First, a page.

But I would be extremely sceptical about interpolating anything to do with the bedrock of Norway. I've worked here as a geologist for 25 years, and there are daily surprises! I think Statens Strålevern might need a little bit more geological competence in their numbers - if the oil boom ends, I'll send them a note.
-- Ole Tjugen, Luddite Elitist
I wouldn't worry at all about this level of radiation. To quote from the Health Physics Society position statement on radiation:
"There is substantial and convincing scientific evidence for health risks following high-dose
exposures. However, below 0.05–0.10 sV (which includes occupational and environmental
exposures), risks of health effects are either too small to be observed or are nonexistent."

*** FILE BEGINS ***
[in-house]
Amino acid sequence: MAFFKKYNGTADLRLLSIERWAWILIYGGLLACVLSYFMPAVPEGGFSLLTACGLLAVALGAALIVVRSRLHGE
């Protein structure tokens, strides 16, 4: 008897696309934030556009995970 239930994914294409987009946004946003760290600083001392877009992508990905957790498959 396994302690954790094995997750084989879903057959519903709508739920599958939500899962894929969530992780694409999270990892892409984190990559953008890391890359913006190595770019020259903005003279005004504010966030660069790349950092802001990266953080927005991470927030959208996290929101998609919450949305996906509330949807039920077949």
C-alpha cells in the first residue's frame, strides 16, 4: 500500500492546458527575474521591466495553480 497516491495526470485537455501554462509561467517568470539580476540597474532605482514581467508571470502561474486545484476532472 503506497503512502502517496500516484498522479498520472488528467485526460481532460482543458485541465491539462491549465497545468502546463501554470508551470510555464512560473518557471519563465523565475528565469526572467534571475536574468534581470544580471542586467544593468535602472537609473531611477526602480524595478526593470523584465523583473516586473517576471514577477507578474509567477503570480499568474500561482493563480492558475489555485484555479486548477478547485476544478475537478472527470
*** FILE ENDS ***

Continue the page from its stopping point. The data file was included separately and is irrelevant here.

The measured dosage you listed is 0.00027 sieverts.
Don't forget that the existing regulations which limit exposure aren't the levels at which the danger starts. They are the values where danger starts divided by some very very large fudge factor! In your case, the Netherlands government chose a fudge factor (safety factor) of 50x.
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There are fudge factors, and then there are safety factors...
Basically, there are three different kinds of effects of radioactivity: Acute, accumulated, and genetic. Or "somatic, teratogenic and genetic", depending on which report you read.
All that says is that there is a certain dose which is very likely to make you sick, which has unfortunately been determined rather precisely through the nuclear bombs of Hirosima and Nagasaki, and the firefighters of Chernobyl.
Then there is a lower dose which will eventually make you sick, as in increasing the risk of cancer at a future time.